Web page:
There are currently just four yachts other than Eileen of Avoca anchored off Saint Laurent du Maroni. Two aren’t all that seaworthy and the owners of the remainder have apparently settled in for the long haul (they’ve been living aboard in the same spot for years)!

So with new services (marina phase I) in the works, I guess it’s time to do something about attracting the active cruising community. Not so easy when you consider that there’s hardly a mention of Saint Laurent du Maroni in the sailing literature or even on the Internet for that matter.

Mind you, noonsite has recently updated its listing and Sail The World  (the Standard & Poor’s of the French sailing community) may be forced to upgrade its marina rating (currently CCB) once the word gets out!

Gendarmerie on river patrol

The security rating is particularly harsh given that the Gendarmerie regularly patrol the area ( I can report that there have been no thefts in the time I have been here), and I certainly don’t see how a free anchorage could have attracted a C rating… 😉

For your web browsing pleasure, I’ve collated some web links to fill the information void:

First up, the official web site for Saint Laurent du Maroni:

Run through the translator it even starts to make sense:

More importantly (for sailors of course), what’s the weather like today?

And how’s the provisioning (for like-minded souls who also regularly think with their stomach)?

For the virtual tourist voyeurs, here are some photos of the place that I didn’t take:

And for the budding botanist, a video of the local flora. 😉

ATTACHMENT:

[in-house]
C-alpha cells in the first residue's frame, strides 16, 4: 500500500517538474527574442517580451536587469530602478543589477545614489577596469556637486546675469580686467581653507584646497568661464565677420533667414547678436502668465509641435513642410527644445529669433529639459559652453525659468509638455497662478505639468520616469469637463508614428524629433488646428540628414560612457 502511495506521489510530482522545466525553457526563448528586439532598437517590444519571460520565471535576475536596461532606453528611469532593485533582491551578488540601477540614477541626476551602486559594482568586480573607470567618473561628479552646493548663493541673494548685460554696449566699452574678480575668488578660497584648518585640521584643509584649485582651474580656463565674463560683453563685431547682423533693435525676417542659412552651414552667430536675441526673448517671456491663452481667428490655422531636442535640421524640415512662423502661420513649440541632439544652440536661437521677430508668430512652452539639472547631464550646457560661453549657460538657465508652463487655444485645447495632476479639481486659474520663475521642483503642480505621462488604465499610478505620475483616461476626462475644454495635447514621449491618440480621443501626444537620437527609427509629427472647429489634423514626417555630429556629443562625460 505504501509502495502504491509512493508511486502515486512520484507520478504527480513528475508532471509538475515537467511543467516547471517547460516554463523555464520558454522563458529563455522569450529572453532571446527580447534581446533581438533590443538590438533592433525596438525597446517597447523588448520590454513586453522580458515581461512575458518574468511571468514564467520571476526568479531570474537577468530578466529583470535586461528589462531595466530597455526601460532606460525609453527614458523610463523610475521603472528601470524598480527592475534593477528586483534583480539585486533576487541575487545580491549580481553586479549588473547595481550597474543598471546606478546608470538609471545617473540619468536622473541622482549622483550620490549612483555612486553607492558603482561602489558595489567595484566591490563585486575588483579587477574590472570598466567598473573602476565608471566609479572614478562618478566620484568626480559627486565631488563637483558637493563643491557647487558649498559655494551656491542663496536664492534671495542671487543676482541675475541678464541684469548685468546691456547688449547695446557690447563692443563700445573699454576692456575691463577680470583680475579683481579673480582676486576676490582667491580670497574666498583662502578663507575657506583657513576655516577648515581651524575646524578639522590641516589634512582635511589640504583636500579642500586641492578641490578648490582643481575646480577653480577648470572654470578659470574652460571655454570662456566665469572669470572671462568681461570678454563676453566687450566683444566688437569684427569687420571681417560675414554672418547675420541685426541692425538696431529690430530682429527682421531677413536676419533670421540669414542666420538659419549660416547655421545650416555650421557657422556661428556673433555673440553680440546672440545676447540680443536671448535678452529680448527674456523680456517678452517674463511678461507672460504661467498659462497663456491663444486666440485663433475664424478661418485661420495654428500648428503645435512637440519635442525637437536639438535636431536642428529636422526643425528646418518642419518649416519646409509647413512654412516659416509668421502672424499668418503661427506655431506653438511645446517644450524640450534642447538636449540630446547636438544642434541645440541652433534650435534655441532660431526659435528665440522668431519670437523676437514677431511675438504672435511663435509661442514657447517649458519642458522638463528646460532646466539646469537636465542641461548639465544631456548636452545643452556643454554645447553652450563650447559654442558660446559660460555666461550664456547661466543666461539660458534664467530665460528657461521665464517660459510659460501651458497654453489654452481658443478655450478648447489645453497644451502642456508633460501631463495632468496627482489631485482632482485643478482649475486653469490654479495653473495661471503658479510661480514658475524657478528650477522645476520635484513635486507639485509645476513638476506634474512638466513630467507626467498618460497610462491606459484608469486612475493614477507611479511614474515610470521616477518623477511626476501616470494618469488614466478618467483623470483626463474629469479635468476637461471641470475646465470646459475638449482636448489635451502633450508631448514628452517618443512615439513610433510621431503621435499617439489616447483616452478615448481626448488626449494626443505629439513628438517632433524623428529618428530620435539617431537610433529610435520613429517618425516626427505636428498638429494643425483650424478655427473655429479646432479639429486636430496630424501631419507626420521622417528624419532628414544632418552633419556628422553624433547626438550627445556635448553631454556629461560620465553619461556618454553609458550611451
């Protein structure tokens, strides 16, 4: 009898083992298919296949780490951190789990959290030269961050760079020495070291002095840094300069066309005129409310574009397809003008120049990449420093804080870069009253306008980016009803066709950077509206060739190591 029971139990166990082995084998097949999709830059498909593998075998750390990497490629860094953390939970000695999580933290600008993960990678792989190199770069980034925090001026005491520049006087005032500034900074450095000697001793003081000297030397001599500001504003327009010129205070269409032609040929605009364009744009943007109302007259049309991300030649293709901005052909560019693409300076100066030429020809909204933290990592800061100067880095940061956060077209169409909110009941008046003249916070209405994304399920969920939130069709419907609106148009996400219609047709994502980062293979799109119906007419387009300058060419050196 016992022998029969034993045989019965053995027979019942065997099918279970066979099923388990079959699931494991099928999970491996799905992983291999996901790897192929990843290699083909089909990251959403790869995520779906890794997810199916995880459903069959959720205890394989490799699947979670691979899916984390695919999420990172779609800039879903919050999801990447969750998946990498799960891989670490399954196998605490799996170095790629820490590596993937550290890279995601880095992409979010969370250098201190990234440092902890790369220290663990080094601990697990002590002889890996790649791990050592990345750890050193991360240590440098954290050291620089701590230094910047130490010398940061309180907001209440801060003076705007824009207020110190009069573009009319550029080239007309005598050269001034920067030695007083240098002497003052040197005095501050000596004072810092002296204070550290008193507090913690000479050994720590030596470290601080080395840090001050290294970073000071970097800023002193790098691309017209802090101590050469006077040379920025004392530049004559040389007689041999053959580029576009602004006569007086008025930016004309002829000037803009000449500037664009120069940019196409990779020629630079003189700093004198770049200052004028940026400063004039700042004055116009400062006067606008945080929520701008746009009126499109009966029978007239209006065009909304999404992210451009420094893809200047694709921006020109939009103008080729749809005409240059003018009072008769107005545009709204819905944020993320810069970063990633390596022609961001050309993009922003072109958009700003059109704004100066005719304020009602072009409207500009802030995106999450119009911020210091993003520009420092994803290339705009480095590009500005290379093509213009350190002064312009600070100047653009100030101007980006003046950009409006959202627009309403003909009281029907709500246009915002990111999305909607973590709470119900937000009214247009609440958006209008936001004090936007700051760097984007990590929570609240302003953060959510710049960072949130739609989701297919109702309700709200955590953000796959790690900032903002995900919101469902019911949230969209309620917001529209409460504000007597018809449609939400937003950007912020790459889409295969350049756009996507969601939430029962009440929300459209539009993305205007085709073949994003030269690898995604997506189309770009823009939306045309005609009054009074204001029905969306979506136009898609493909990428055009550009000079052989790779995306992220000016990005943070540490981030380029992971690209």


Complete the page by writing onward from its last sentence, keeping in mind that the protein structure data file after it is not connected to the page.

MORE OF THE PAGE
Well, I guess it’s a start… More soon, of course…



A little more information on Saint Laurent du Maroni

The secluded anchorage of Saint Laurent du Maroni

As I am now involved in this ambitious project to promote and develop Saint Laurent du Maroni as a commodious stopover for visiting yachtsmen, I might as well pass on the following supplementary information….

Despite what noonsite states, Saint Laurent is in fact situated on the Maroni river rather than the Moroni…., though I must say that the later does have a certain humorous dyslectic ring to it.

Oh, and it really doesn’t rain here 9 months of the year…. It’s more like 7… lol. OK, so I’m nit picking, but some of you might find the following useful given that the only data currently available for yachtsmen on Saint Laurent is…

Quote (without spelling errors): “This is French Guiana’s biggest and busiest river, and is is on the border with Suriname. There is reported to be a marina 20 miles up the river, at St Laurent.

If this can reach Saint Laurent, so can you...


  • The big dry, from August to November
  • The small rainy season, from December to February
  • The small summer, from February to March
  • The true rainy season, from April to July


Saint Laurent du Maroni is an official point of entry.

Visit the PAF (police aux frontières ) at the car ferry to have your passport stamped (entry and exit). Not obligatory for European citizens, but prevents issues when your next stop is Suriname.

Customs (la douane) is in the administrative center.

See image for directions (X marks anchorage, yellow highlights for offices mentioned above).

X marks the anchorage


Saint Laurent is approximately 15 miles from the mouth of the Maroni River. A buoyed channel for cargo vessels marks the route (3m minimum depth at high tide). If in doubt (buoys are widely spaced), keep as close as possible to the French side of the river.

Beware of fishing nets when approaching the Maroni river’s safe water mark. While night entry is possible, it is not recommended as buoys closer to Saint Laurent are not lit.

Yachts anchor on the upriver side of a semi-submerged (tree covered) wreck in 4 to 6m. Holding in mud and sand is good.

 Local services:

  • The anchorage is within walking distance to all amenities and the city center.
  • The tourist office is situated beside the anchorage.
  • A public swimming pool is located at the opposite end of the park from the tourist office.
  • Water by Jerry can from the old prison yard (turn left upon entering the main gate. Fuel at local service stations.
  • Several Internet hot-spots,and cybercafes in town.
  • Good provisioning.

Proposed Marina:

Development is currently underway for a marina, providing finger pontoons, mooring buoys, secure dingy dock, club house, and Wi-Fi.